[Review] The Flash Episode 4×02: “Mixed Signals”

written by George Hatch

Good people, who have traveled from villages near and far, lend me your ears!

…That’s disgusting.

Spoilers under the cut.

This episode is all about how communication is essential for healthy relationships. Which is a little funny, because the show spends the entire forty-two minutes screaming it into your ear. It’s not even a little subtle.

Iris is still fuming at Barry because he left her to go into the Speed Force, Cynthia is mad at Cisco because he keeps breaking a date on her Earth’s version of Valentine’s Day, and the villain of the week (Kilgore, a cyberpath able to mentally interface and control any technology) is the personification of every entitled white boy on social media.

This one is mostly meant to be a lighthearted affair…sandwiched in between one attempted murder and one actual, grisly murder. Even though the victims are billionaires who helped create malware, the juxtaposition is still, shall we say, no bueno. I guess the biggest thing I have a problem with this episode is everyone’s blasé attitude towards the violent crimes being committed. I get that these guys have been at it a while, and no matter what there will be desensitization, but the fact that everyone is prioritizing their personal lives over everything else in the plot rings false.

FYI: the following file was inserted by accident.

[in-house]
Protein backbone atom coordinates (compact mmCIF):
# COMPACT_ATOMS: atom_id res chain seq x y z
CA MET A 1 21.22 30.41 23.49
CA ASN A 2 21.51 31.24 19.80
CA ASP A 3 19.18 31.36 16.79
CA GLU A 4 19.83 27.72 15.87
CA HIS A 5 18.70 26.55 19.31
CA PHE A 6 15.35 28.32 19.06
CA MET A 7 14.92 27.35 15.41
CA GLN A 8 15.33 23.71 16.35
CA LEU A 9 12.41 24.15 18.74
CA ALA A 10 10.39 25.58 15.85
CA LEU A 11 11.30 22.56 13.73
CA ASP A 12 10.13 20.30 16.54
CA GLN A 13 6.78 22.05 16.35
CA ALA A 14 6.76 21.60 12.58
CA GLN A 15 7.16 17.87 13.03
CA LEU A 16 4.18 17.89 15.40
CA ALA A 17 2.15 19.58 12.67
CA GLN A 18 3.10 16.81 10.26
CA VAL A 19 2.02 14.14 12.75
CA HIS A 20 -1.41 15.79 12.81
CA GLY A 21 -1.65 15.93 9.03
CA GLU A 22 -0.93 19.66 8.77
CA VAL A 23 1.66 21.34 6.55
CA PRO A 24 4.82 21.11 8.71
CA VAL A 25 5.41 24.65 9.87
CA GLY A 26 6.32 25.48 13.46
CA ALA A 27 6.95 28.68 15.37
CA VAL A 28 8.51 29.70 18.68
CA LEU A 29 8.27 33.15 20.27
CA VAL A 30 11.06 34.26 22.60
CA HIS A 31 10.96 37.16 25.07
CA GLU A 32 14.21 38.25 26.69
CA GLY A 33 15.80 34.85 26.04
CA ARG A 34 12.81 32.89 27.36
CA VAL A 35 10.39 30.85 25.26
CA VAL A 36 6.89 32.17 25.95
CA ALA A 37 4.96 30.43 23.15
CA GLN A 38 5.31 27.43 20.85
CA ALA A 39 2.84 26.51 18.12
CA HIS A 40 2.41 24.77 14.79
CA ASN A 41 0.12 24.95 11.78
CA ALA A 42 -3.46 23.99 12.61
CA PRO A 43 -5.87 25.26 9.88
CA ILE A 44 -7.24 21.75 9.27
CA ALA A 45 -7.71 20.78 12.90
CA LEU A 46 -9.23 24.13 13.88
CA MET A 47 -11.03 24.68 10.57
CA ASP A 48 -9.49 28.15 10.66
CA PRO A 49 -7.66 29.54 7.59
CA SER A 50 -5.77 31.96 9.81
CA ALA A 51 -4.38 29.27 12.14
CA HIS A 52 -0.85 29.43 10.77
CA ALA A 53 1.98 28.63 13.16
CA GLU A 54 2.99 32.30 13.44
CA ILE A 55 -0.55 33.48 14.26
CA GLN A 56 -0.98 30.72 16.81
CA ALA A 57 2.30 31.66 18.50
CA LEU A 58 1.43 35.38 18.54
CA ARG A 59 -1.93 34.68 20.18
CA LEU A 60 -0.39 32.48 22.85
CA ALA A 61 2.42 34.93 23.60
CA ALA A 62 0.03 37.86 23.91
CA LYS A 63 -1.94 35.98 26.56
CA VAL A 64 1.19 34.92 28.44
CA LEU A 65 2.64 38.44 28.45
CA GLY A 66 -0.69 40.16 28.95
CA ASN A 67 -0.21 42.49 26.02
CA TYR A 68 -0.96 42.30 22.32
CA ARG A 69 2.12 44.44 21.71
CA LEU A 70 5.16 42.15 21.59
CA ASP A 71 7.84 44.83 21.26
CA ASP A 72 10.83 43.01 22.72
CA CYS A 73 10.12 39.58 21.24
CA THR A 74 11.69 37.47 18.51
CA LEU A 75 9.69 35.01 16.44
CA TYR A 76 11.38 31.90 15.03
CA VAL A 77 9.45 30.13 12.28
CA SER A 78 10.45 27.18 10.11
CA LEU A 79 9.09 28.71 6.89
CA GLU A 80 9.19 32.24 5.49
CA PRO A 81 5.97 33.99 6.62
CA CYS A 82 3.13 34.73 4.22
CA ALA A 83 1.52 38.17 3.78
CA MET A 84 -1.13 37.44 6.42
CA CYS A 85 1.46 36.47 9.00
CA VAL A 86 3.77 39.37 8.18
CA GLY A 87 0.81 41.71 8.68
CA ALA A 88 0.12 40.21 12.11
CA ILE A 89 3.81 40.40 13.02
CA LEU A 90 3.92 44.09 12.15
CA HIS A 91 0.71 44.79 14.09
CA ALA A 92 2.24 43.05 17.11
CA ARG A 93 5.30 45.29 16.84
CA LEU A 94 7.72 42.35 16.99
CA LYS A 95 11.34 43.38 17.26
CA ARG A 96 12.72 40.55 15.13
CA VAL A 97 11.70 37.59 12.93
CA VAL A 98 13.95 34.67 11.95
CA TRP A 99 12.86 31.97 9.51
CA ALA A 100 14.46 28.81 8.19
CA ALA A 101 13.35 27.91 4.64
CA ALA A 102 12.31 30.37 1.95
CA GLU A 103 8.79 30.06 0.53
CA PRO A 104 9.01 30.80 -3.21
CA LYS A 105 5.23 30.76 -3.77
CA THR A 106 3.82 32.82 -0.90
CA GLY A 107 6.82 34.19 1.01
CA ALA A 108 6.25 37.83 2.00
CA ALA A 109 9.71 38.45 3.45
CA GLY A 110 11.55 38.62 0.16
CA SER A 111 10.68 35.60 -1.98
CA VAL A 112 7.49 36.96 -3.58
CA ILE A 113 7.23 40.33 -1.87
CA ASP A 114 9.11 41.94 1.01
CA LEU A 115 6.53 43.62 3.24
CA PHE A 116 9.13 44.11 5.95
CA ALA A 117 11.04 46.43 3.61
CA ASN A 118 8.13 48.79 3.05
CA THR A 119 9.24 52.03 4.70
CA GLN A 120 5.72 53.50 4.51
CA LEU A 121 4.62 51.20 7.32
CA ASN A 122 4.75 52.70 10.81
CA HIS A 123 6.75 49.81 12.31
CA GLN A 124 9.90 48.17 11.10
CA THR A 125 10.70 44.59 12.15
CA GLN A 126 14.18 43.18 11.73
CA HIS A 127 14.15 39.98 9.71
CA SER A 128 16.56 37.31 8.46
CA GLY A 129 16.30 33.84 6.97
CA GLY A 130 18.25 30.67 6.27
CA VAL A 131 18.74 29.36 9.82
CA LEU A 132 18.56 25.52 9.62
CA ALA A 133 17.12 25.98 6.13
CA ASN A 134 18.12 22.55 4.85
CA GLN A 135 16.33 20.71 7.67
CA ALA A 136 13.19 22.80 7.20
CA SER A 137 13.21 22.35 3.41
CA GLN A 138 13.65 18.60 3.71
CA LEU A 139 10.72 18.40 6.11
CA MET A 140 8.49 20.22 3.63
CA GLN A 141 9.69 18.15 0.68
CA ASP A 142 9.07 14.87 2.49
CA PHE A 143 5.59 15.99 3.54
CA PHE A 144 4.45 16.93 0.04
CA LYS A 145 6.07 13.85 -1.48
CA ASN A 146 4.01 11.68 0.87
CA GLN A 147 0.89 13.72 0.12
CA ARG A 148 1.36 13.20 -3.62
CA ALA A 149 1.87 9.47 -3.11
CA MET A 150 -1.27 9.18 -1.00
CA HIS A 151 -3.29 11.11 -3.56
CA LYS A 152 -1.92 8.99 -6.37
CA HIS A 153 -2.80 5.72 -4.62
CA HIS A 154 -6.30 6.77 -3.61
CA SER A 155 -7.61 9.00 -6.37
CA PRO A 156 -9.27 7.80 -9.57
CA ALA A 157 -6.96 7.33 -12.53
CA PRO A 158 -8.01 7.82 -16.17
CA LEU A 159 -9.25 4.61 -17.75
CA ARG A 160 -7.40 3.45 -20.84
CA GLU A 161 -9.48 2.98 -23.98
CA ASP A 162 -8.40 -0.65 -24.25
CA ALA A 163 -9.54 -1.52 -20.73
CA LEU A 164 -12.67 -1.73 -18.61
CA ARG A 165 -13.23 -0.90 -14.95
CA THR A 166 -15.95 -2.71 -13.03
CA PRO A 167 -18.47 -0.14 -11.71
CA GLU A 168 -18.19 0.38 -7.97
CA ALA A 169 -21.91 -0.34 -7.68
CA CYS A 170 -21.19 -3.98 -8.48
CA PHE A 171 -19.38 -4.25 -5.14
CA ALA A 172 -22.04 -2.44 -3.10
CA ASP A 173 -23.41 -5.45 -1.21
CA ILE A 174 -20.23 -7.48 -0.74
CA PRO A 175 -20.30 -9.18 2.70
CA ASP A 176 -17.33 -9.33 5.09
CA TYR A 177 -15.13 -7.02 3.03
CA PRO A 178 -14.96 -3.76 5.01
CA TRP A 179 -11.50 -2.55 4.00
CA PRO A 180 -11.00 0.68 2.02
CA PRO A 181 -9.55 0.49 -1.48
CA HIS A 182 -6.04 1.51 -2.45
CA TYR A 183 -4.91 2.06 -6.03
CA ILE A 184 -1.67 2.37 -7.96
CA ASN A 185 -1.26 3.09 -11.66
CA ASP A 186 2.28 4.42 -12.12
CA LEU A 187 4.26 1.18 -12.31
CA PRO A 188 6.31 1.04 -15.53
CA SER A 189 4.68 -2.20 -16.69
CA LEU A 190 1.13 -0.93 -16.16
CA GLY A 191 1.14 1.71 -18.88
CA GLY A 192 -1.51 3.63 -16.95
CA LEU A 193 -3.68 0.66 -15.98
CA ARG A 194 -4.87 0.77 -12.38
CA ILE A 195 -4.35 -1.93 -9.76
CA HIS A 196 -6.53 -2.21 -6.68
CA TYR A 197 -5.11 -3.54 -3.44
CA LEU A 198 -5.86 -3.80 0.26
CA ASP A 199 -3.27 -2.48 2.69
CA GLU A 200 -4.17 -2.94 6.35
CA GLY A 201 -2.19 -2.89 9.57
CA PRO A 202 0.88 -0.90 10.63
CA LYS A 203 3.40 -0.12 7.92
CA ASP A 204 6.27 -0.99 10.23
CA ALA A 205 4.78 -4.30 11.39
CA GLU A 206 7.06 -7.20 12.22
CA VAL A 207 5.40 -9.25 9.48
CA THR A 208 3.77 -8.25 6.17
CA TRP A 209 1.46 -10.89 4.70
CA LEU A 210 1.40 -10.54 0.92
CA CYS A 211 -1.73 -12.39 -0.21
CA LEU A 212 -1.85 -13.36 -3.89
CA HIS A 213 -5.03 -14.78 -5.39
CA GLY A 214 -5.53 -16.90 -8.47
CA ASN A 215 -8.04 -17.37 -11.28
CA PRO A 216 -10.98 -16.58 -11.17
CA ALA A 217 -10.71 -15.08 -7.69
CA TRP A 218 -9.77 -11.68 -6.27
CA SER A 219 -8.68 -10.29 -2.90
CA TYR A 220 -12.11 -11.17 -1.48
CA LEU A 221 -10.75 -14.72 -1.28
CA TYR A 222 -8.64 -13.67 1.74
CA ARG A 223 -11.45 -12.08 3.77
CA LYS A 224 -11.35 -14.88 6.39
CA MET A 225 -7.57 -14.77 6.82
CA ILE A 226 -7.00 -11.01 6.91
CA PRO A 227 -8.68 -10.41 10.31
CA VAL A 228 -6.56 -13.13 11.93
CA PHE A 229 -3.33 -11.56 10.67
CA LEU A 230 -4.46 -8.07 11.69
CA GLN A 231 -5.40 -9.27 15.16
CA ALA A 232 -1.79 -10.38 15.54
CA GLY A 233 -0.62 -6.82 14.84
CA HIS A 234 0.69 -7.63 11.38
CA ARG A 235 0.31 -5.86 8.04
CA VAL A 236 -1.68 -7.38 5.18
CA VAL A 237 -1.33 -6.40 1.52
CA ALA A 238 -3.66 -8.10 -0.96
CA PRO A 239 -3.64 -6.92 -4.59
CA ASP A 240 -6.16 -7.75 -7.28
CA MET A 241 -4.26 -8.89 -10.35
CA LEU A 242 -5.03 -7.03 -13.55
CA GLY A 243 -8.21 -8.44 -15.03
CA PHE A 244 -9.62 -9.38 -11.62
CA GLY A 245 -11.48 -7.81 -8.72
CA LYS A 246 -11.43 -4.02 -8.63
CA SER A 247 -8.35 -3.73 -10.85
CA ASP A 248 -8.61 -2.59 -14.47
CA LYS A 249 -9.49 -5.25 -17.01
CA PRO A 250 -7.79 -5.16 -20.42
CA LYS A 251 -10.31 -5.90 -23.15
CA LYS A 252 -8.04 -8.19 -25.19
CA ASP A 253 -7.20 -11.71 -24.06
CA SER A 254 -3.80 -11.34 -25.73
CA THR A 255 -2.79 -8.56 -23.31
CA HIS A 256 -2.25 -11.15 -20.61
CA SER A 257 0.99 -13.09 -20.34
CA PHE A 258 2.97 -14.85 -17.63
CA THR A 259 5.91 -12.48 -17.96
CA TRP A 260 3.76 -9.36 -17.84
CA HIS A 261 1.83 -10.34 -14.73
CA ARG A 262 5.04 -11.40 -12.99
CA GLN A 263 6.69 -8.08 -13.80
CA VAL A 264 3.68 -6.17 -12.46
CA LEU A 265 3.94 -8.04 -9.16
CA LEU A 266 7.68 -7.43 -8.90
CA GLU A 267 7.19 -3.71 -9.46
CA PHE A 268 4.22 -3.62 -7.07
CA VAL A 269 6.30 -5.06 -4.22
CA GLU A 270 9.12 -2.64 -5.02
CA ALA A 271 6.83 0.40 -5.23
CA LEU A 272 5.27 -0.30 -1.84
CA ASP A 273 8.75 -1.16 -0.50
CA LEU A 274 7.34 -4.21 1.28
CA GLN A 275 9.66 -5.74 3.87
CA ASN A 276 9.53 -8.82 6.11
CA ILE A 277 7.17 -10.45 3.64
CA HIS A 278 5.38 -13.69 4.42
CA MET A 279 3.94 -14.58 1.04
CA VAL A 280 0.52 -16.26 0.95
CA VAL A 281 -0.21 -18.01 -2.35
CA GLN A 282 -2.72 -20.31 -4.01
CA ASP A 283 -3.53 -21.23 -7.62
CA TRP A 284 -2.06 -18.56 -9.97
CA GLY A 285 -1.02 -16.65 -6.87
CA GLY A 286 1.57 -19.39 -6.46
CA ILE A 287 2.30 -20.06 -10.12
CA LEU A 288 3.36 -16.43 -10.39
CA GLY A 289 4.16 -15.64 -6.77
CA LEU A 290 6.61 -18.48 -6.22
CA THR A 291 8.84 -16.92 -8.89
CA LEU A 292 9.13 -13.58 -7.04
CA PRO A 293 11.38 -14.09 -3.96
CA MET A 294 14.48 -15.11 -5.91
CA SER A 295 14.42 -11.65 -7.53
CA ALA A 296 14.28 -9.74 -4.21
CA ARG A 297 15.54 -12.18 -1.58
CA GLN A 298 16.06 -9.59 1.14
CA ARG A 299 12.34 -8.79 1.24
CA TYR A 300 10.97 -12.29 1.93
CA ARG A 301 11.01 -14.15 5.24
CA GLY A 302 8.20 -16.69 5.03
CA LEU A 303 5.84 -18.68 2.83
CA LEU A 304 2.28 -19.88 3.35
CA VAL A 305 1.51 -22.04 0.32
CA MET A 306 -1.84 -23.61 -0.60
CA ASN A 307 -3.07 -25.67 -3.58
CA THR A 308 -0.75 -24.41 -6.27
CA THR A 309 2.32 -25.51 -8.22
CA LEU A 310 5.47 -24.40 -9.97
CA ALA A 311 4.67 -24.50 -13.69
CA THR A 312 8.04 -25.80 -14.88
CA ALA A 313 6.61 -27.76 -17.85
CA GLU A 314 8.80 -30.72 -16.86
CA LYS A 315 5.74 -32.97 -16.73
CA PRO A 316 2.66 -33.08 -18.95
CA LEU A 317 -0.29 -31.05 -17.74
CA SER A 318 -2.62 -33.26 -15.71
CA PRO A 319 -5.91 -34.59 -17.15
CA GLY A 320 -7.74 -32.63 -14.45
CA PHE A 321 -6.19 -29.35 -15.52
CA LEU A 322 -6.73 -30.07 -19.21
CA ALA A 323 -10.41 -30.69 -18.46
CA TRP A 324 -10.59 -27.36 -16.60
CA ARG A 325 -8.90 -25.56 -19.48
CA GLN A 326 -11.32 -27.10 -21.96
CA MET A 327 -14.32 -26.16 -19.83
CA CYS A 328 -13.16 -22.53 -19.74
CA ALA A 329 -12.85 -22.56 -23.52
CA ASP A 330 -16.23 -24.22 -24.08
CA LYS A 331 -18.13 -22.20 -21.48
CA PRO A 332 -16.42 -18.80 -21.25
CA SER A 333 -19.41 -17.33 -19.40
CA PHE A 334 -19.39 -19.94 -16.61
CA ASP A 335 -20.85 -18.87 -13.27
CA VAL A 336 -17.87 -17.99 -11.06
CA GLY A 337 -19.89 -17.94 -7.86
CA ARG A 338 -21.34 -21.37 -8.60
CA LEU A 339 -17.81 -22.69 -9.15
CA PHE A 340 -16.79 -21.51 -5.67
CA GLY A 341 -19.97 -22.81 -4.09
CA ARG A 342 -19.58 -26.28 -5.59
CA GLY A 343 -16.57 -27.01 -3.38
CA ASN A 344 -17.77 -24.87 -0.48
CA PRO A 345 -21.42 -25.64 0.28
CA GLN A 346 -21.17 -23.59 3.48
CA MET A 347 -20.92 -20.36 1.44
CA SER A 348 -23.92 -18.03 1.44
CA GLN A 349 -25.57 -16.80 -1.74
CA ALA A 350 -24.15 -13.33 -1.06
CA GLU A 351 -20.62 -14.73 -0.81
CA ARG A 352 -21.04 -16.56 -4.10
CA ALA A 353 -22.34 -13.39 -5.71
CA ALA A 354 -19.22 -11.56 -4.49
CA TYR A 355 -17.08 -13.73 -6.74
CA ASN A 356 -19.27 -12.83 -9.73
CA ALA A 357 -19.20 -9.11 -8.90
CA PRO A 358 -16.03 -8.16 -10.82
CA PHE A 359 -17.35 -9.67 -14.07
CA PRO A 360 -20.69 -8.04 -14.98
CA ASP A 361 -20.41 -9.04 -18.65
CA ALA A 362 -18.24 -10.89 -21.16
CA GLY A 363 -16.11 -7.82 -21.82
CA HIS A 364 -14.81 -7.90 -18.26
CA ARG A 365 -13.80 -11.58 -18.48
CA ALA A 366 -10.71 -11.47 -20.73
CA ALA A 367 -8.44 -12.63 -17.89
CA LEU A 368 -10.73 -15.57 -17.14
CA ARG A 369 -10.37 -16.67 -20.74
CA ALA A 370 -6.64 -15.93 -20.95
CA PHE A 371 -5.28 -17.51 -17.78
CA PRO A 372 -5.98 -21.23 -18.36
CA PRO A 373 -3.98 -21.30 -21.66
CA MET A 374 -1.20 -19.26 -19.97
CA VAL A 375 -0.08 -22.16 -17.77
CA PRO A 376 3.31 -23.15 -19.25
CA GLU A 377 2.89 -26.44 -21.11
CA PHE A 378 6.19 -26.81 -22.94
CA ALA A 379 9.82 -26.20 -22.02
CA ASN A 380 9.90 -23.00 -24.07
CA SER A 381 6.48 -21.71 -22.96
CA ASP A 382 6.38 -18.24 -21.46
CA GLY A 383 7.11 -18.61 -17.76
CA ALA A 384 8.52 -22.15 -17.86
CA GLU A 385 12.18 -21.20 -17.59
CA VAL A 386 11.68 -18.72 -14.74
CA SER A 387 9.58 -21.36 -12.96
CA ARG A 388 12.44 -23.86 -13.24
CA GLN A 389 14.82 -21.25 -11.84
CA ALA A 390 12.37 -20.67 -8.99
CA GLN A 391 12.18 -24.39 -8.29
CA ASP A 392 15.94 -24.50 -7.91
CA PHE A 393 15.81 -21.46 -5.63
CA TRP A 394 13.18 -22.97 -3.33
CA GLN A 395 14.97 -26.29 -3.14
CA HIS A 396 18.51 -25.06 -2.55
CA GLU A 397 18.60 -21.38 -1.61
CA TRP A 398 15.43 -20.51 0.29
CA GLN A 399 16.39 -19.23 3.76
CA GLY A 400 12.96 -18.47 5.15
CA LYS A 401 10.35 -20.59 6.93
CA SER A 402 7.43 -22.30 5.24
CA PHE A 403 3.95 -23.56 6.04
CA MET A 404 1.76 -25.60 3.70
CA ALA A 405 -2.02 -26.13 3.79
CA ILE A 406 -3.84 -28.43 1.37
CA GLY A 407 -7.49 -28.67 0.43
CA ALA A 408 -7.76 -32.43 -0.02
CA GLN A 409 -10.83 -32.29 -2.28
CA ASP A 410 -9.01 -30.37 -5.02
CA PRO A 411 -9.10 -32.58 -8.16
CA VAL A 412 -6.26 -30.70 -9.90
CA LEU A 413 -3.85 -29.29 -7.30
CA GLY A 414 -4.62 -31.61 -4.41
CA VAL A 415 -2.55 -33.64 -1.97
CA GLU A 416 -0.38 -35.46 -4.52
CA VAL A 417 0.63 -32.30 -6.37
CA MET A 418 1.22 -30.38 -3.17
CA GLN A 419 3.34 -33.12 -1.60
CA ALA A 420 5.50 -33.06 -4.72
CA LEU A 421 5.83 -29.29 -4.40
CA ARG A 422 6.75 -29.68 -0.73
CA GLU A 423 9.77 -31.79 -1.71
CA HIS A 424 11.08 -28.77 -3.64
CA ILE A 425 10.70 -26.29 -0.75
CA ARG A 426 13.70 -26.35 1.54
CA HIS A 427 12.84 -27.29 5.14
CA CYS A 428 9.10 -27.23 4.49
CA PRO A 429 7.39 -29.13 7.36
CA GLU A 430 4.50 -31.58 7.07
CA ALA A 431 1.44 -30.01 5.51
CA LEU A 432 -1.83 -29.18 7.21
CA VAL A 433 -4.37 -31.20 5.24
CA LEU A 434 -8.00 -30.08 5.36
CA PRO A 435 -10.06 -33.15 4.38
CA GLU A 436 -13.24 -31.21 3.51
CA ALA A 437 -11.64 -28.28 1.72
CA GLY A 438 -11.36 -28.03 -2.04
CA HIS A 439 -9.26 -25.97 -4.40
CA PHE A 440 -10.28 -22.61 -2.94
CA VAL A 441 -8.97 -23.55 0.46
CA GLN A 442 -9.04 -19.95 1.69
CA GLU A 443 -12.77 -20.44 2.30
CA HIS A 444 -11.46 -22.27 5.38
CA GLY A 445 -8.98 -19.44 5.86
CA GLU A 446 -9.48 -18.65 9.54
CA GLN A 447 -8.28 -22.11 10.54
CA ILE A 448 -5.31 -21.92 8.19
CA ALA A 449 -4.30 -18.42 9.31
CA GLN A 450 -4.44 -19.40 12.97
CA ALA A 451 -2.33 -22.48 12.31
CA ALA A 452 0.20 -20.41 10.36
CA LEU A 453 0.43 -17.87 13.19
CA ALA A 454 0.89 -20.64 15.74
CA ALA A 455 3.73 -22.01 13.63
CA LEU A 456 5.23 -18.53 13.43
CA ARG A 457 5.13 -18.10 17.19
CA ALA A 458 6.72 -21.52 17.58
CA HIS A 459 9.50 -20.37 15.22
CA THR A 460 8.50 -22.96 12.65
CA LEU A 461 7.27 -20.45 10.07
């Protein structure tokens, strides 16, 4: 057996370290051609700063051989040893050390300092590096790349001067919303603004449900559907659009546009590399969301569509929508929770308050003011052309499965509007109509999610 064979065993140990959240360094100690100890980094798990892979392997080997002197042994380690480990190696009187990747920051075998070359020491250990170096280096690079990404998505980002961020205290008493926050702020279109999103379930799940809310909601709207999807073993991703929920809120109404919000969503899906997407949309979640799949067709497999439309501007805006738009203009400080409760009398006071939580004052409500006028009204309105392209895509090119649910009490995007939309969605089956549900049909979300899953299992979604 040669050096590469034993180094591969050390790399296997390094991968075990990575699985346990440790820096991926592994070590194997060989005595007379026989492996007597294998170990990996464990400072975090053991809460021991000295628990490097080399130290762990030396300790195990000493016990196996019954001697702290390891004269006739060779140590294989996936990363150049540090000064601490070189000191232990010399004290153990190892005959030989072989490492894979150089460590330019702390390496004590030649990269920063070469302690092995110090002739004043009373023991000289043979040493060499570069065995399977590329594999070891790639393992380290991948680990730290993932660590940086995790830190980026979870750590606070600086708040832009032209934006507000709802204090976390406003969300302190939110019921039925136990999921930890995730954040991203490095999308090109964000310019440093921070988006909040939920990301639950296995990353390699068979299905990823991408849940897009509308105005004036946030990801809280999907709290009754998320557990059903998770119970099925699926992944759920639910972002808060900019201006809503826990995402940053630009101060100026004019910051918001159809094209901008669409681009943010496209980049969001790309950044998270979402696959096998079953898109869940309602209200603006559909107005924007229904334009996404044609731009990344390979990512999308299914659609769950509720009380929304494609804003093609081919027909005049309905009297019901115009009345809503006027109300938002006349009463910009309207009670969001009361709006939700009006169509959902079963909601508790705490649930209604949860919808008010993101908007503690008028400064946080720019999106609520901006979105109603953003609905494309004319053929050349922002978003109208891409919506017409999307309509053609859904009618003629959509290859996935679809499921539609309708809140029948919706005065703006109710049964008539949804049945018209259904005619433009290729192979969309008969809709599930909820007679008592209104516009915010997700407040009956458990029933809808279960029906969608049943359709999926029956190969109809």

I find that the bulk of this episode is geared towards jokes that don’t land. It’s a mixture of slapstick and awkward comedy, neither of which I find particularly funny. But maybe that’s just a me issue. The rest of the episode is kinda meh, no real meat on the bone besides the tease about Kilgore’s powers. I do like that an Arrowverse show took the time to do an episode on communication and how that’s a healthy and positive thing. I’m sure that everyone on Team Flash is going to be open and honest in their dealings from now on, right?

…Right?

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Seasons 1-5 of The Flash are available now on Netflix. George Hatch can be found listening on Twitter at @Raeseti. Really listening. Despite the fact that Twitter is comprised almost entirely of the written word.

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